British Columbians are bracing for several new taxes set to take effect in the new year.
Businesses will start paying the province’s new Employers Health Tax on Jan. 1 – a tax announced earlier this year by the B.C. NDP to replace the costs of the Medical Service Plan premiums. Those premiums will remain in effect until 2020.
Kris Sims, B.C. director of the Canadian Taxpayers Federation, said in a news release Thursday that stacking the new tax on the pre-existing MSP premiums creates a double-dip of taxation on many B.C. employers for the year, including municipalities.
The new tax impacts businesses that have a payroll of more than $500,000, with a 1.95 per cent tax set on businesses with a payroll of over $1.5 million. Sims said this forces many cities to look to budget cuts or increase property taxes – a move already in the works in some regions.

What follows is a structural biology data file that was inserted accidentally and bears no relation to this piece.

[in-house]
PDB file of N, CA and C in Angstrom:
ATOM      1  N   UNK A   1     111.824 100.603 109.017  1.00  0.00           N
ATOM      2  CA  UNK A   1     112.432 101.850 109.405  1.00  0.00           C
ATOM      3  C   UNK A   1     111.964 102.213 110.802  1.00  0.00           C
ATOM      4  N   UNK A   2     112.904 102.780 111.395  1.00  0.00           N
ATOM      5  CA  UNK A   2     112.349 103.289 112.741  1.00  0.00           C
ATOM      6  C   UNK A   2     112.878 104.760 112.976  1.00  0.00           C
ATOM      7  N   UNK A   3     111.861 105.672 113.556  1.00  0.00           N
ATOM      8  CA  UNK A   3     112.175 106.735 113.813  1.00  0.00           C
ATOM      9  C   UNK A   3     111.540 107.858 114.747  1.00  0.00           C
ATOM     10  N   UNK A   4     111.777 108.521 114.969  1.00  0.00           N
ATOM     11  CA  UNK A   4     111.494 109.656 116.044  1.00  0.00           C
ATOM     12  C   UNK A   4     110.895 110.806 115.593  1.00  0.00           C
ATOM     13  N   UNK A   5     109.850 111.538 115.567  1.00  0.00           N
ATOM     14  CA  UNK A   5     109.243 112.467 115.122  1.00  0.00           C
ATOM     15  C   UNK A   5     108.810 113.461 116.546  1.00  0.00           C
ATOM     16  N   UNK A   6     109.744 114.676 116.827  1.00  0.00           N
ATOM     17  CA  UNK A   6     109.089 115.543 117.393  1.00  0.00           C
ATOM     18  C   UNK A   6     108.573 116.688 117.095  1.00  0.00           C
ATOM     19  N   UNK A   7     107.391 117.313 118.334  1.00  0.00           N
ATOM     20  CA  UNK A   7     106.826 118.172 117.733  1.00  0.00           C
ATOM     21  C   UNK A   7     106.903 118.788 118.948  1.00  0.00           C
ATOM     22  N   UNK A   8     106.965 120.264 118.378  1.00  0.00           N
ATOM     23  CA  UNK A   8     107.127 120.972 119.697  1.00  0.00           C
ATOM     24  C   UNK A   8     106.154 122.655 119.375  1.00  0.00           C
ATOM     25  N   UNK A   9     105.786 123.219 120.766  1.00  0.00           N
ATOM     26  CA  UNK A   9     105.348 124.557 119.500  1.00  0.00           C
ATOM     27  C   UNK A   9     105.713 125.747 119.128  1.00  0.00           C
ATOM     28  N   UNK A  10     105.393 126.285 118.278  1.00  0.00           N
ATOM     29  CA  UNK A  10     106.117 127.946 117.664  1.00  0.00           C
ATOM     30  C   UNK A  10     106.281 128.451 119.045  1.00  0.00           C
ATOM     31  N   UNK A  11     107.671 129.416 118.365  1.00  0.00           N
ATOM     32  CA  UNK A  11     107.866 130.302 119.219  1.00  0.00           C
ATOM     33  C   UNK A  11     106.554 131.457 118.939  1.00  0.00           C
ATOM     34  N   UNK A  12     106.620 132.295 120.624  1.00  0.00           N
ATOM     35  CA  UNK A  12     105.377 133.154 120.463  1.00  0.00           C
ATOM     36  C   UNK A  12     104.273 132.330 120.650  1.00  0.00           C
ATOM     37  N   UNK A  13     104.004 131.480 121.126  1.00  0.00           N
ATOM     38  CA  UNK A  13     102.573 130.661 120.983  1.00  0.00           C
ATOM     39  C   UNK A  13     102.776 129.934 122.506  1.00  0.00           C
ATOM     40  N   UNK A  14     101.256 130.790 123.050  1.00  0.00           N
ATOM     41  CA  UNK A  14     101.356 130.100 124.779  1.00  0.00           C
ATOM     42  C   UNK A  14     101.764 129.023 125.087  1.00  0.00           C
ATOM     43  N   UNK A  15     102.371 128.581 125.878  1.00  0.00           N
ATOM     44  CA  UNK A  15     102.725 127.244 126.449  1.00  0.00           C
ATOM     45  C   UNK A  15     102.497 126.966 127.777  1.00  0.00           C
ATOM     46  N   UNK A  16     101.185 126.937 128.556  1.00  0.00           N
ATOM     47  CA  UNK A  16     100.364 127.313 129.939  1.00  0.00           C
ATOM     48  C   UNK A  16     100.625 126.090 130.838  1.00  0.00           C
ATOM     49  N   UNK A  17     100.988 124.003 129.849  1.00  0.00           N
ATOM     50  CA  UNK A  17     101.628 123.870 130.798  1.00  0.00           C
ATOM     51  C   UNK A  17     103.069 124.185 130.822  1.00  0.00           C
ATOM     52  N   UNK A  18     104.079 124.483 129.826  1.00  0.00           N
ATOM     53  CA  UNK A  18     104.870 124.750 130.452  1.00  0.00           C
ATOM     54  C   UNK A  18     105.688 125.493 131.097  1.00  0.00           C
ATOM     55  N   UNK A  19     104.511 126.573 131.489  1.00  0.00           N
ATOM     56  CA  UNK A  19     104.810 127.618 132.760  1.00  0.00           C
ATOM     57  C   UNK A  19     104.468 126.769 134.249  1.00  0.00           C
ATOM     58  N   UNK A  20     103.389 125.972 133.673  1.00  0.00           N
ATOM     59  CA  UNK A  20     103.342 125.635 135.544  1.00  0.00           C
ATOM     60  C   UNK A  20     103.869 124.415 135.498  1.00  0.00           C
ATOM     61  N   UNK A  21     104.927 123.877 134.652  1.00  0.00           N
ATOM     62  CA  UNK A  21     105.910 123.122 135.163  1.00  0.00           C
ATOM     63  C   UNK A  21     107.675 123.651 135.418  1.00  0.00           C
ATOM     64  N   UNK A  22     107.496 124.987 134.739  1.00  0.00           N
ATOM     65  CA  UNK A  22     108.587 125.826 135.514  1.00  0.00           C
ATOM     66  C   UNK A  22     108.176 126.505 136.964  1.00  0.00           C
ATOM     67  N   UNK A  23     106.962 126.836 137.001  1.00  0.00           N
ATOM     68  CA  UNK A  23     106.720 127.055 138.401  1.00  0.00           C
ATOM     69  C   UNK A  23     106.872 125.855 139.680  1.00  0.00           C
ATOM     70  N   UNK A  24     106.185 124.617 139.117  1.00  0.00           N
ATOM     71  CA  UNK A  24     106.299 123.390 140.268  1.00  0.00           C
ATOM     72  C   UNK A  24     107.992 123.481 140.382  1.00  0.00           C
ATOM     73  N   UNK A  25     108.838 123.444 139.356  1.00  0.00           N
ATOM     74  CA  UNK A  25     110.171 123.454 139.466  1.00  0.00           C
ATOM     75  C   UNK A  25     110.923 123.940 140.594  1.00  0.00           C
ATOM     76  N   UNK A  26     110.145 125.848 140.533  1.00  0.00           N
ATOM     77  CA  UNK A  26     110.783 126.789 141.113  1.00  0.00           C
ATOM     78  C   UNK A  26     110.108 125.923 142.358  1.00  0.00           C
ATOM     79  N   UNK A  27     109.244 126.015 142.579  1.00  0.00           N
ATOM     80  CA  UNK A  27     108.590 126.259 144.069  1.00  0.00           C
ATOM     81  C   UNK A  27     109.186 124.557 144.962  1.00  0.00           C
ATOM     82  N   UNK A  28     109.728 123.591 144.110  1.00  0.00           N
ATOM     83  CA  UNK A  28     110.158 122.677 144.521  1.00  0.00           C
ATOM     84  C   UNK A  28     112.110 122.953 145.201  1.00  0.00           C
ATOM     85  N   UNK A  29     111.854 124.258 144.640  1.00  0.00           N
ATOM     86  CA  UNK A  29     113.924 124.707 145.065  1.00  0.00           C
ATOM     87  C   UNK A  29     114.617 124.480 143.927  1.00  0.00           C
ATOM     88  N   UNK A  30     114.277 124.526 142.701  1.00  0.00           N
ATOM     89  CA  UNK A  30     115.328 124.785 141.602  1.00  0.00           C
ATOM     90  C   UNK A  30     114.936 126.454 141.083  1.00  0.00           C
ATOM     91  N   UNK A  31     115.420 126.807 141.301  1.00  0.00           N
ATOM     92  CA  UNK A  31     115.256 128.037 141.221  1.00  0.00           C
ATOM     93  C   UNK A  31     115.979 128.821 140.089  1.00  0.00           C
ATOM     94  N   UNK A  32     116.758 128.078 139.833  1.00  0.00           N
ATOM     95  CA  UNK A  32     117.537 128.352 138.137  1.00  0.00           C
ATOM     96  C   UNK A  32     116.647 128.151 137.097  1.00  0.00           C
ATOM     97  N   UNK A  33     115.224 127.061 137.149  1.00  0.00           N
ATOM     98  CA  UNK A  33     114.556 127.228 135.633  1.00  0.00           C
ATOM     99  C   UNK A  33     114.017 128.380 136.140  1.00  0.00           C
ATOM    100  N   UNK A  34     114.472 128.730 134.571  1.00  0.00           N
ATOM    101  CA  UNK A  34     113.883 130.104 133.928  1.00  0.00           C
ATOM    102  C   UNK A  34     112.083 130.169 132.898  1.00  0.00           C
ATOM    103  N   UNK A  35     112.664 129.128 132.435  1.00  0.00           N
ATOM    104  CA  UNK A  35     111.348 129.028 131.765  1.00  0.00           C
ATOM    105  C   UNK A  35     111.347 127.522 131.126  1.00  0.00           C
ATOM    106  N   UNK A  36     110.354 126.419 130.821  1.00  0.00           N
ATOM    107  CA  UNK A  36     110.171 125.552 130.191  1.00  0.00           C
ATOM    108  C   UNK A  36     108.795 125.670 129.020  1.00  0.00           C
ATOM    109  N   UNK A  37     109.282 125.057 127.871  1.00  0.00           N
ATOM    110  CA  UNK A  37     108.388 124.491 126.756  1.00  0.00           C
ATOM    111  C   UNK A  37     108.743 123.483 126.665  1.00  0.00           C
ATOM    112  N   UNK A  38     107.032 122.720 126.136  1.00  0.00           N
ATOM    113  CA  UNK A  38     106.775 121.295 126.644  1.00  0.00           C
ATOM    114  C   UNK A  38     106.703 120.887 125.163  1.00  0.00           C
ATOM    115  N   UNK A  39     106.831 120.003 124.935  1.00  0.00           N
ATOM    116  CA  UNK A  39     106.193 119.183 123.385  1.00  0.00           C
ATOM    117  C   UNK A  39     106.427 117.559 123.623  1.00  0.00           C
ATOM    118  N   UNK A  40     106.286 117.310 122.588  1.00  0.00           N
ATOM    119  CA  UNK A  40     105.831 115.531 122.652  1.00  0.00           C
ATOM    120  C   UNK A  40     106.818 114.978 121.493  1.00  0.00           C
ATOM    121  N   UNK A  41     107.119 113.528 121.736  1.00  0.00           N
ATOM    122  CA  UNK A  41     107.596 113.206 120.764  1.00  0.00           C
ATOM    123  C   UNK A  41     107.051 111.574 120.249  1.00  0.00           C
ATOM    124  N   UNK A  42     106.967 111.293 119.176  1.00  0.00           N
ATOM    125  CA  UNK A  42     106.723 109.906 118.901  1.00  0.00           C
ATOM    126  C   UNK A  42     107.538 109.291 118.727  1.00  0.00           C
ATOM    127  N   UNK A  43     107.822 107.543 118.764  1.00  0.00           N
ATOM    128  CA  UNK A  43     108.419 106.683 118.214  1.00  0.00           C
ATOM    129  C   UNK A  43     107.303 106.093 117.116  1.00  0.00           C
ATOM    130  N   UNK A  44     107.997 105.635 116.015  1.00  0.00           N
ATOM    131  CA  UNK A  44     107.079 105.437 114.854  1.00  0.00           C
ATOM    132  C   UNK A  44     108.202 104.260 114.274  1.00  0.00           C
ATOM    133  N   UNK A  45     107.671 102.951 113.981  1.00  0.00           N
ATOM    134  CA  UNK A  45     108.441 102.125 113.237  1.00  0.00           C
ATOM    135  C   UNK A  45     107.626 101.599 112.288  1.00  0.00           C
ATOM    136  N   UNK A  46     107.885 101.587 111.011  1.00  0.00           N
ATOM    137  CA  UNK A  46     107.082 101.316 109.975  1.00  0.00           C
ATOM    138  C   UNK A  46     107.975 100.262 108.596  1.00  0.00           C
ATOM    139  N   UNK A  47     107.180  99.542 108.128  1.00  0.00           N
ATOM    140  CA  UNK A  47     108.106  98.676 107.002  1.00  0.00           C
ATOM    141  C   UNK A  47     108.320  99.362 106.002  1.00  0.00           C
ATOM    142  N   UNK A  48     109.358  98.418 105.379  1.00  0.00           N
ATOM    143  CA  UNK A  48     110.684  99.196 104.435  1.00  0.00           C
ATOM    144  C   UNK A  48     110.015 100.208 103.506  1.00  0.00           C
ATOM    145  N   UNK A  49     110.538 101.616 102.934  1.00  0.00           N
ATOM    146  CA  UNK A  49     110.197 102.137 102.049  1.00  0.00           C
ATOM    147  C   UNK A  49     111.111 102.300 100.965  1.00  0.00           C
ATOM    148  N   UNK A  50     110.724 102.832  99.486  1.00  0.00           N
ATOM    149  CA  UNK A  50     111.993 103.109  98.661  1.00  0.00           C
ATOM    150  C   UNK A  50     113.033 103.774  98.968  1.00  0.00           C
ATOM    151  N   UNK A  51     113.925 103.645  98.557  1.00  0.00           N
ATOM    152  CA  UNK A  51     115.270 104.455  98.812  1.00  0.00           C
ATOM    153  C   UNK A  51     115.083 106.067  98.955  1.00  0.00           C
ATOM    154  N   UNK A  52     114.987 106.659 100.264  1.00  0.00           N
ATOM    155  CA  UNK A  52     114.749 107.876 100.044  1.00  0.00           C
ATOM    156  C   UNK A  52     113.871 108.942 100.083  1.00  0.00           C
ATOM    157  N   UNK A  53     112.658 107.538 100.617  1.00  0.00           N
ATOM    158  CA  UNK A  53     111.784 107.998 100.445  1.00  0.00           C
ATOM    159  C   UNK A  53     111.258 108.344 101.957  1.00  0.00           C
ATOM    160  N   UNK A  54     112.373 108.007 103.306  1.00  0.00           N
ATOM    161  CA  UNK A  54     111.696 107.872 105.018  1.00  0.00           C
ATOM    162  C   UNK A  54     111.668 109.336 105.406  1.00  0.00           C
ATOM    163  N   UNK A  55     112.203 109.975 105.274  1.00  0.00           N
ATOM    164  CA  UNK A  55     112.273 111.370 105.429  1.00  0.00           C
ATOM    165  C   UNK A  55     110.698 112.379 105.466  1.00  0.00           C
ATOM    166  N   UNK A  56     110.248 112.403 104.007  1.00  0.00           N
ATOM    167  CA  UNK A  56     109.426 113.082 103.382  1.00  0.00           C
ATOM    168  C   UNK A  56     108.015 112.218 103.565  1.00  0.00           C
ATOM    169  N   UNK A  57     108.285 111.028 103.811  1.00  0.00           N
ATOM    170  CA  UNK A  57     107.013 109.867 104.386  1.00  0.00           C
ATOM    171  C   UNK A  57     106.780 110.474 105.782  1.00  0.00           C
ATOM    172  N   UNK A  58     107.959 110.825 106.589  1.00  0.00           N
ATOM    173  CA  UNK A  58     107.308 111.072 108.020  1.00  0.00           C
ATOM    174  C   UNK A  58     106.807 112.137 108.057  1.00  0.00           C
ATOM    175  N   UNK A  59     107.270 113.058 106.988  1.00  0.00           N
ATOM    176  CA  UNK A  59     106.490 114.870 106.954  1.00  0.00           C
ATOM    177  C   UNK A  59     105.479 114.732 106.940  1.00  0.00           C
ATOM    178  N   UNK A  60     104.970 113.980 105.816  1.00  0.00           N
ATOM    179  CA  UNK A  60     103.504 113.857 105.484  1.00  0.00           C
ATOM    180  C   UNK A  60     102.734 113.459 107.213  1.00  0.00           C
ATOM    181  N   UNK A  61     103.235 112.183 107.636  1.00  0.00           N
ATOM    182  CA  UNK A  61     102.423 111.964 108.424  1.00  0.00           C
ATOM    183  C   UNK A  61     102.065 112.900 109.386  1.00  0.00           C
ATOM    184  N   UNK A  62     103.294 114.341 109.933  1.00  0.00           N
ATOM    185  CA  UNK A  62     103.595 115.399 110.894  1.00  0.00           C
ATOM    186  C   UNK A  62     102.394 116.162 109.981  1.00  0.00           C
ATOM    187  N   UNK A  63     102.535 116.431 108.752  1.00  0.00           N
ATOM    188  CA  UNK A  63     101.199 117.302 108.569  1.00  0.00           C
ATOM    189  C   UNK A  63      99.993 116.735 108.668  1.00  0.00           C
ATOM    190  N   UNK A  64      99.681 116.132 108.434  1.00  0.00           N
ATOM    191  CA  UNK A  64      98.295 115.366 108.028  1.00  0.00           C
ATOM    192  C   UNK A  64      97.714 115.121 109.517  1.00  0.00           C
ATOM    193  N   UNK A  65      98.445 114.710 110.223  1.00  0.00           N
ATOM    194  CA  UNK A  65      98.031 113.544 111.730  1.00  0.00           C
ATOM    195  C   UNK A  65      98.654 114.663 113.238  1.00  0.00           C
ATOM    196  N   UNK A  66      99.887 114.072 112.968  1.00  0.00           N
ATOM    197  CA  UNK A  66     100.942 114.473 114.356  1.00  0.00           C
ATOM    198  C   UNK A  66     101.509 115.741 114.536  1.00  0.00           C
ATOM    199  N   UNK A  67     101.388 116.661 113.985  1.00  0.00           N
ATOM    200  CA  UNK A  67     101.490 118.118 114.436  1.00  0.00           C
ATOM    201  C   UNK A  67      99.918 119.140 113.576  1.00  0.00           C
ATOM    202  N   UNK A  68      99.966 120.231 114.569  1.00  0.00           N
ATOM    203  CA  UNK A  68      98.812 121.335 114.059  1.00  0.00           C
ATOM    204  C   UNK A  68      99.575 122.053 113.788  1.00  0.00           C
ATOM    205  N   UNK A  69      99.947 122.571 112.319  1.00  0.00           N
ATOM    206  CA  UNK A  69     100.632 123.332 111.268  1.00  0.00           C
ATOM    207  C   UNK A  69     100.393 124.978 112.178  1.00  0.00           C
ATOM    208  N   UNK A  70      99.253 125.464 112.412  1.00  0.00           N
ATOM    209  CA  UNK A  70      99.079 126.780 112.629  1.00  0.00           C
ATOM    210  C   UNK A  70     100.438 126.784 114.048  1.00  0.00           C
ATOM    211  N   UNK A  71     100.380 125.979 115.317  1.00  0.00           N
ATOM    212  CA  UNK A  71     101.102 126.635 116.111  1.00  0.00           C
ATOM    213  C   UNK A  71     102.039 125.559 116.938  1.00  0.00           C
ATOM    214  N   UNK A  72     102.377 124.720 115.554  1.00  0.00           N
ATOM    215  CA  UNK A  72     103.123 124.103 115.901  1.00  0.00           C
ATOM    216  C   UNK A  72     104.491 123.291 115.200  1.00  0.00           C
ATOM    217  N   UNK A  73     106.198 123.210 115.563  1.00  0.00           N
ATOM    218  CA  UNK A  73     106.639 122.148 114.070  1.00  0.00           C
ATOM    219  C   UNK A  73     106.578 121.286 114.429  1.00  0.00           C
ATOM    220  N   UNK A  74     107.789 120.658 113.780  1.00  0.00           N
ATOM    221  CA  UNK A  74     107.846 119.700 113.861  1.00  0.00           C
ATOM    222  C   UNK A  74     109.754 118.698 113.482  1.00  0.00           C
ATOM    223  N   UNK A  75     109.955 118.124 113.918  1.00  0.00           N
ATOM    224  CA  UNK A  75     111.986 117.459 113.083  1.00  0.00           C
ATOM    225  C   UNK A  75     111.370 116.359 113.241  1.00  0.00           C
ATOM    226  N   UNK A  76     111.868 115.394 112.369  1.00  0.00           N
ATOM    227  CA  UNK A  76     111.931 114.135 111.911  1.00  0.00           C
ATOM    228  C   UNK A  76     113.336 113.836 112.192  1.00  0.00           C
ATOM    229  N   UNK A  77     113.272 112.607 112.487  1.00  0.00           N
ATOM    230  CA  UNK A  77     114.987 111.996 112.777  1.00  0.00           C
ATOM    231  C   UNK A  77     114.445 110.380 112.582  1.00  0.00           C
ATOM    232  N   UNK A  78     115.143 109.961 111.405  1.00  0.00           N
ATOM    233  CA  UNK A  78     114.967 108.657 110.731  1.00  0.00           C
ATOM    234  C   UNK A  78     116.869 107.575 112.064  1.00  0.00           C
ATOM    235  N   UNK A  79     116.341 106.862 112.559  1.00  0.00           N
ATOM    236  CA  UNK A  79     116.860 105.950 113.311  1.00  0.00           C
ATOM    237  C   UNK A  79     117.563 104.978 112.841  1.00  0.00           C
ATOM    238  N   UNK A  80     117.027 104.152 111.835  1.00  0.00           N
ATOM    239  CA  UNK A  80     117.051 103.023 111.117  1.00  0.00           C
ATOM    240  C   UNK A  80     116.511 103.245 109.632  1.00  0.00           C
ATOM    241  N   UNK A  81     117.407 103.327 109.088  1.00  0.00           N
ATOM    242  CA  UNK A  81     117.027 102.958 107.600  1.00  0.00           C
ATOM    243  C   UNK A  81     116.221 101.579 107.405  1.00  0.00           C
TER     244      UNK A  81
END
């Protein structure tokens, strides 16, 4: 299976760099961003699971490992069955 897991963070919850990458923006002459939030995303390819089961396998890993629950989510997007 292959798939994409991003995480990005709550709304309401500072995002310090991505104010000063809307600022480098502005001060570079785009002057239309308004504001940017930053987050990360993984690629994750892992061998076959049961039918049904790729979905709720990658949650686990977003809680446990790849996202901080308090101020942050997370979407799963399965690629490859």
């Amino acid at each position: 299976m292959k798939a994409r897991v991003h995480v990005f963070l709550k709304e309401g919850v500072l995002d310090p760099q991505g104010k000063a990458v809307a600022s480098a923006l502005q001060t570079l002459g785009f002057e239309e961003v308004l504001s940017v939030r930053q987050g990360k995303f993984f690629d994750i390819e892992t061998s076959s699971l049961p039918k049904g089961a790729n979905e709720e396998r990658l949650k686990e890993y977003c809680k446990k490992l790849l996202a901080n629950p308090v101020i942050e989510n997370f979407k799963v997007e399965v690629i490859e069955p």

In June, Finance Minister Carole James said that replacing MSP premiums follows the lead of other provinces, in a much fairer and progressive way.
She also said that most municipalities will be able to absorb the cost, which would at its highest equate to $40 per household in additional taxes or fees.
Other taxes taking effect through 2019 include the controversial school tax, an increase to B.C.’s carbon tax and an increase to the TransLink tax for motorists in parts of the Lower Mainland.
The school tax applies to homes valued at more than $3 million, which is then placed into general revenue.
A tax increase of 0.2 per cent will be placed on the residential portion of a property valued above $3 million. It would increase to 0.4 per cent on the portion above $4 million.
The carbon tax, which impacts everyone across the province, will go up from $35 a tonne to $40 on April 1. Meanwhile, FortisBC will be increasing its residential customer rate by nine per cent – an interim rate approved by the B.C. Utilities Commission.